By Chris Lane
By Jeff Balke
By Aaron Reiss
By Angelica Leicht
By Dianna Wray
By Aaron Reiss
By Camilo Smith
By Craig Malisow
In the beginning, Juan James is just a kid. A seven-year-old latchkey kid in his hometown of Philadelphia with a couple of hours to kill after school one day. Instead of watching cartoons, he wanders into his parents' bedroom.
It's a yellow crate, maybe orange, that he finds in the stand on his father's side of the bed. There are magazines in it, the kind of magazines he's never seen before, and he looks at them.
Something stirs from within -- a foreign feeling that, years later, Juan James, a recovering sex addict, will describe as his innocence dying. As a Genesis story, it's fitting: His tree of knowledge was a stack of dirty magazines.
The "crazy dreams" arrived shortly thereafter. Nothing especially explicit at this point, just, say, a woman walking down the street without a shirt on.
He loses his virginity at age 14 to a prostitute in a warehouse where he stocks sodas. Three years later he knocks up his girlfriend and drops out of high school. The two never marry.
Scratch forward a decade to 2000. Juan James is an MC with the Christian hip-hop supergroup the Cross Movement, and he goes by the stage name Enock. His name refers to Enoch, a character in the book of Genesis who lived for 365 years before God took him away.
He explains: "One of the questions that I asked myself was what kind of relationship with God did this man have for God to say, 'You know what, you don't even have to worry about a funeral. I'm just going to take you.' And so that's the kind of relationship with God that I want."
But here at the stroke of the millennium, it isn't the kind of relationship with God that he's had. Juan James has a secret, an addiction that makes his righteousness ring hollow. If anyone finds out, he'll go down as a hypocrite. At best.
James is 30 now and has moved down to Houston at a friend's invitation to get a fresh start. On a summery Saturday afternoon, he's sitting in a prayer room at a large church called Fishers of Men on the west side of town, waiting to perform. The light falls on him from a side window, its blinds drawn but aglow with the warm late-afternoon sun.
An imposing figure, James carries his weight up top on a muscular upper-body frame. His broad shoulders and thick biceps are like barbells, his shaved head is almost bald, and his eyes narrow sharply at the corners. He has on a Phat Farm T-shirt, jean shorts and slick blue sneaks. On one arm his name is tattooed in pointy letters; on the other, near his hand, he has a tattoo of a Jesus fish.
Juan James went to church with his mom when he was a little boy and started getting serious about faith in his mid-teens. But being "saved" didn't save him from a struggle with sexual addiction. Just because he'd accepted Jesus as his savior didn't mean the urges went away. Christianity, he discovered, was not the Band-Aid Christians sometimes bill it as -- or even the force James would rap about with his Christian hip-hop group. Porn, though, was a force -- a magnetic, corrosive force that was affecting his mind and pretty soon would start rippling through his life as well.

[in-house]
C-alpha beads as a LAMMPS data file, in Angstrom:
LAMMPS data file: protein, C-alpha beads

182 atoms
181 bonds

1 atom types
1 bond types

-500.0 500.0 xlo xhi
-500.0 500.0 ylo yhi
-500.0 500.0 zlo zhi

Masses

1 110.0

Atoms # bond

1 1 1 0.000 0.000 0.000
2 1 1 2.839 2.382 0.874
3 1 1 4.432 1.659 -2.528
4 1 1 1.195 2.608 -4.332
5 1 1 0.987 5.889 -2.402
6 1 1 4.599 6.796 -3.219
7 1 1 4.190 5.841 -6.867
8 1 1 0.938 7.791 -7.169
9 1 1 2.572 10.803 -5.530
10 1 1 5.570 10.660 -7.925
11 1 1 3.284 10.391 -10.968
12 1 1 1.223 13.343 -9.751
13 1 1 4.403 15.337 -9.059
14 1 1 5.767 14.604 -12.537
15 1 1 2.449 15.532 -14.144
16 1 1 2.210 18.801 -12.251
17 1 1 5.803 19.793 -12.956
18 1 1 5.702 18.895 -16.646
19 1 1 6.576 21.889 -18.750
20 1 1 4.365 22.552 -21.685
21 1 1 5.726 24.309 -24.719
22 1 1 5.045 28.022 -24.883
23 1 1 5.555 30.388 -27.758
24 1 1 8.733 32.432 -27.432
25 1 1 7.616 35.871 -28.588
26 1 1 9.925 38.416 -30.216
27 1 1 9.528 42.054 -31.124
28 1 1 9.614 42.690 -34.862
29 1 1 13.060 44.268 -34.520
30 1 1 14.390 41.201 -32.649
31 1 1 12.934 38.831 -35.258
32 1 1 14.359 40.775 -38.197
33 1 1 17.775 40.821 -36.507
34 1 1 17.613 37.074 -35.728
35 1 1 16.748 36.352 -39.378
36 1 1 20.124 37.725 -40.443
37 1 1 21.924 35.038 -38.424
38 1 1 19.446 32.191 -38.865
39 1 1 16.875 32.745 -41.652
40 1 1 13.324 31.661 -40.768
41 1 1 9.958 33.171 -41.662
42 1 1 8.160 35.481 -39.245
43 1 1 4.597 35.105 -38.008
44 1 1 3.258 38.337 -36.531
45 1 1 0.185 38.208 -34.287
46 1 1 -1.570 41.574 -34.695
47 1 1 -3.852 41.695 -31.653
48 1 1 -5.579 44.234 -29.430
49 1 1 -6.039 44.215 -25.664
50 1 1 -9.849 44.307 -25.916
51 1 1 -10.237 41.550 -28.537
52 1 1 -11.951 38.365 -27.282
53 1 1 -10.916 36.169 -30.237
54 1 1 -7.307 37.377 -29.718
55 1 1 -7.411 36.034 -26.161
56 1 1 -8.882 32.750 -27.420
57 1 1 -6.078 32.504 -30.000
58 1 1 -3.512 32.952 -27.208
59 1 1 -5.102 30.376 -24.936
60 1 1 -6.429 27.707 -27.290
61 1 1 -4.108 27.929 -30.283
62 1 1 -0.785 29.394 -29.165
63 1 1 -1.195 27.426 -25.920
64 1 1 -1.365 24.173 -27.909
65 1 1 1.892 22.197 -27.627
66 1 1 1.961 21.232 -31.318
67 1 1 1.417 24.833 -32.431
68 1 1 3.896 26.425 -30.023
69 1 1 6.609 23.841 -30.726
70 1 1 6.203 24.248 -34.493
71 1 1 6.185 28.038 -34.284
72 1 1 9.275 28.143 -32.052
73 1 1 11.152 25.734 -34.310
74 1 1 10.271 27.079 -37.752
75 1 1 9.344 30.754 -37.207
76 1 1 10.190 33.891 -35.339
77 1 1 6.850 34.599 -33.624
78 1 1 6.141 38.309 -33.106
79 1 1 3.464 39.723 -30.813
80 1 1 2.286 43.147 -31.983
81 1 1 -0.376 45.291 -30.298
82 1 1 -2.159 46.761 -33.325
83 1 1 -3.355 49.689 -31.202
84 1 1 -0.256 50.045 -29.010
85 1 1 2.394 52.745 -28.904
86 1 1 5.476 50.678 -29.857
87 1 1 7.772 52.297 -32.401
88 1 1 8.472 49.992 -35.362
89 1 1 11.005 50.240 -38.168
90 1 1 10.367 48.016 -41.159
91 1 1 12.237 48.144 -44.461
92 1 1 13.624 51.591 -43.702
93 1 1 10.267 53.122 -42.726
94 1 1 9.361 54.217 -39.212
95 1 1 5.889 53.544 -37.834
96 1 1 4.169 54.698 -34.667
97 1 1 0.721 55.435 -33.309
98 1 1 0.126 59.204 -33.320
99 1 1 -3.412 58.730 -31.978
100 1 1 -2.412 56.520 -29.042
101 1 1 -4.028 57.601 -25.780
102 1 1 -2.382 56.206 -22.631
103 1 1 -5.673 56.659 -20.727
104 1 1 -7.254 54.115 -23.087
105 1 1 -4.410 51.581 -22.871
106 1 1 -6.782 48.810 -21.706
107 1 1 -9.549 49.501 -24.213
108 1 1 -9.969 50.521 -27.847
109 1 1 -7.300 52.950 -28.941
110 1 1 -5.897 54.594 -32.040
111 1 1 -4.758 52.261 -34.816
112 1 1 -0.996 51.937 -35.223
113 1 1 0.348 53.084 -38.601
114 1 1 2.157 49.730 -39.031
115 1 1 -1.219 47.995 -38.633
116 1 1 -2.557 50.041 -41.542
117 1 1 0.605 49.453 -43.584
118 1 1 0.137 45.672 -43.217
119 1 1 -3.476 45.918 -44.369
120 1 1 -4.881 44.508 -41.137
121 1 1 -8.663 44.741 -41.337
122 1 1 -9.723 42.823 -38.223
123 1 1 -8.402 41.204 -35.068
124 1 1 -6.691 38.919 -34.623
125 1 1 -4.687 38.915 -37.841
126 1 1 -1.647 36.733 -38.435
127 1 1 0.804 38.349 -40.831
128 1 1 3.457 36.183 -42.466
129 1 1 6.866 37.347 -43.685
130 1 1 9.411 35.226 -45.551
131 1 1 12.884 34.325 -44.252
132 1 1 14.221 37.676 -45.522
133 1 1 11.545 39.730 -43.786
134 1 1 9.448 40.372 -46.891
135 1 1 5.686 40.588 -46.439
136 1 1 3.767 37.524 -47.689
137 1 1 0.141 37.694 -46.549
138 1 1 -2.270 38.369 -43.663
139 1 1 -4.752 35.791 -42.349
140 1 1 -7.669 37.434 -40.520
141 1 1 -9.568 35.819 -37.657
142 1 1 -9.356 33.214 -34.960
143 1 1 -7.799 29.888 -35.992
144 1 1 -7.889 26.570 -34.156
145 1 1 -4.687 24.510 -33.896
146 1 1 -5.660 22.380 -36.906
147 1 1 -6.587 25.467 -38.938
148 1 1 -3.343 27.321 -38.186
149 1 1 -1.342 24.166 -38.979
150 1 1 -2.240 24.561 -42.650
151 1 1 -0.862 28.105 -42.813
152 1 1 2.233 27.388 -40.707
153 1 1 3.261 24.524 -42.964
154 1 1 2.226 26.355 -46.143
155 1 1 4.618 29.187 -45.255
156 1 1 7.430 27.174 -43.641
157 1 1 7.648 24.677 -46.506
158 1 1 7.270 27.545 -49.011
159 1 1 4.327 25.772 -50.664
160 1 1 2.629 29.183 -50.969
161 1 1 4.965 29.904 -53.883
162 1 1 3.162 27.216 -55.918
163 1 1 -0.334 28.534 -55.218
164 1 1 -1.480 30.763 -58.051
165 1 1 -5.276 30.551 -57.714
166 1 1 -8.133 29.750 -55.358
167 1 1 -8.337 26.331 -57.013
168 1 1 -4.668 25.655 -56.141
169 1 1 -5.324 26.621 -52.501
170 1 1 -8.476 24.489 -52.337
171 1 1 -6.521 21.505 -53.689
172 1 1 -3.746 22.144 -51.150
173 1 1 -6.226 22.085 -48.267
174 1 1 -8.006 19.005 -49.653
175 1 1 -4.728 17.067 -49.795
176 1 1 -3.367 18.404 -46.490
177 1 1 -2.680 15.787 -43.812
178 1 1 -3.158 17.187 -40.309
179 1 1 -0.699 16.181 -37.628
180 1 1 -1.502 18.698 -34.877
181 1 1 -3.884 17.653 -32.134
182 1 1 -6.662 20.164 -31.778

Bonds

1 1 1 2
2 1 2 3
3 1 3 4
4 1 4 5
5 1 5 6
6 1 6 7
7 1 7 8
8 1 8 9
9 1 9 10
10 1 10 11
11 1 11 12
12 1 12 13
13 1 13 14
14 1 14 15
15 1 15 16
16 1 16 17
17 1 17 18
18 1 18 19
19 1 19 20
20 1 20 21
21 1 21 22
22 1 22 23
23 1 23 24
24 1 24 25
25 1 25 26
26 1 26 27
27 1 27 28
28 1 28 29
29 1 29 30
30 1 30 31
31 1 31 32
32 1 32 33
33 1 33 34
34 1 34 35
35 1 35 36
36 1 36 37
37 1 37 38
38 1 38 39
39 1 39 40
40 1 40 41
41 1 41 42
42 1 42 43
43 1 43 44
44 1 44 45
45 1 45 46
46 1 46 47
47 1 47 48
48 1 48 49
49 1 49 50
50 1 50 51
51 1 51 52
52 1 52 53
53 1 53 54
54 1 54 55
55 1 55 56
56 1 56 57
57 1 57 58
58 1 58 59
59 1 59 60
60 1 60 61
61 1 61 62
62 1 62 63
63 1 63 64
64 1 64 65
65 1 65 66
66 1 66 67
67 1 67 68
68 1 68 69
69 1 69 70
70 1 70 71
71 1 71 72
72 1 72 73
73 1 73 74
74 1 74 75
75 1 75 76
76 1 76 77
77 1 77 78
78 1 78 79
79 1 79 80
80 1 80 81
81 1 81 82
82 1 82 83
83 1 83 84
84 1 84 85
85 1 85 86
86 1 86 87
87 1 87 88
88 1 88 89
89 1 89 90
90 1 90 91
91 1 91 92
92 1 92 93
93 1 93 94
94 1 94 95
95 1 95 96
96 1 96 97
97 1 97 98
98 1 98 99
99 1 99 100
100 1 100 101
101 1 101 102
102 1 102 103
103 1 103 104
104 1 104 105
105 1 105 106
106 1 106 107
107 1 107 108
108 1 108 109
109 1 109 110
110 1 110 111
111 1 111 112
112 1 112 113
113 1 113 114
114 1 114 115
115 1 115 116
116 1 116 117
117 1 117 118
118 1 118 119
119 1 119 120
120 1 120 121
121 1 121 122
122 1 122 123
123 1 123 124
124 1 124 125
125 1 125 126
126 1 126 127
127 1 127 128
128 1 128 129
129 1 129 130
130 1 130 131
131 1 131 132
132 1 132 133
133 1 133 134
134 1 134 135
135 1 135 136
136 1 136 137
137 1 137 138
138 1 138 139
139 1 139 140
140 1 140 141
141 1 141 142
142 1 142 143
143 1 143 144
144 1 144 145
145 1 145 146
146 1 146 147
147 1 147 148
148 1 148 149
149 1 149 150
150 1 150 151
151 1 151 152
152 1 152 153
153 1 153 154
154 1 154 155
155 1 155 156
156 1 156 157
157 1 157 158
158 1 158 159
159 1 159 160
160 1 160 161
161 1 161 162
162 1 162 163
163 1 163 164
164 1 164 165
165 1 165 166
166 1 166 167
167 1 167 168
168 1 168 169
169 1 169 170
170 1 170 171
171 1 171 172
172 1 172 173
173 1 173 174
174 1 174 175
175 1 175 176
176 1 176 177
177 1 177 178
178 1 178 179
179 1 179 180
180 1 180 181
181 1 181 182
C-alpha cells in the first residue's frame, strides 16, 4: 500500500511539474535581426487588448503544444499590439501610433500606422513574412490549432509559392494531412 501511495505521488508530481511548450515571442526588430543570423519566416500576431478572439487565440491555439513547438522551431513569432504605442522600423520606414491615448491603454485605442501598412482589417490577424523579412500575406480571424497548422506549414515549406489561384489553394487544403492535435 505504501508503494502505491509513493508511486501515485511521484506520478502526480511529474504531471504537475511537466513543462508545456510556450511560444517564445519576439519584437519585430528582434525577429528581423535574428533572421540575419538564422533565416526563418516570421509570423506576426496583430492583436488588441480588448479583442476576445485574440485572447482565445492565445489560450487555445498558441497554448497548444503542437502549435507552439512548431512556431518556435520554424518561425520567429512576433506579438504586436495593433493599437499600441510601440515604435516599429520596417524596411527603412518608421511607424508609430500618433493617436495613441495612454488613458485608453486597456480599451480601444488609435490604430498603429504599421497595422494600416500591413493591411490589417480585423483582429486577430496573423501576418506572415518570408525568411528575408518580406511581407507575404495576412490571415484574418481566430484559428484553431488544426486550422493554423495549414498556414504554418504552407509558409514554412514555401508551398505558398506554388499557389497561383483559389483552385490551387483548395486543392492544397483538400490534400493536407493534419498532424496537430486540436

This didn't jibe with the person he played on stage.
Back in the day (around 1995) in the Philadelphia area, a large collective of MCs joined up to create what would become one of the most popular "underground" holy hip-hop crews anywhere, the Cross Movement. They toured and performed almost exclusively at religious venues, churches, outreaches and the like.
In 1997 they released Heaven's Mentality, following that up with House of Representatives the next year. Compared to secular hip-hop hits, these albums really didn't make a lot of noise; 29,000 and 46,000 units moved, respectively. At any rate, James wasn't counting on that cheddar to get by; he made his living doing construction, church maintenance and auto repair and has yet to bank his living on a rap career.
Lyrically the Cross Movement approach couldn't get much more Christian short of hanging beats behind a Bible-study class.
Take "Introducin'," a track off House of Representatives that James himself penned: "Hearts are altered to the altar / He died for all walks of life / He's the Lord of all cultures / Perfector, resurrector, all life is His / Sin-disconnector."
Yet there was no sin-disconnecting for James. Instead, he learned how to compartmentalize.
"It was up to the point where I masked. I began to manage it well," he says. "You sort of become a good manager instead of being out of control with it. Knowing that, okay, I got a responsibility, I got an image to maintain, okay -- uh, since I know I gotta minister this week, I'm not going to do anything of a sexual perversion or nature this week. I'll wait till after I get home. See? You start to manage it; you start to, uh, you know, find ways to still not feel guilty when you're on stage telling people what they shouldn't do.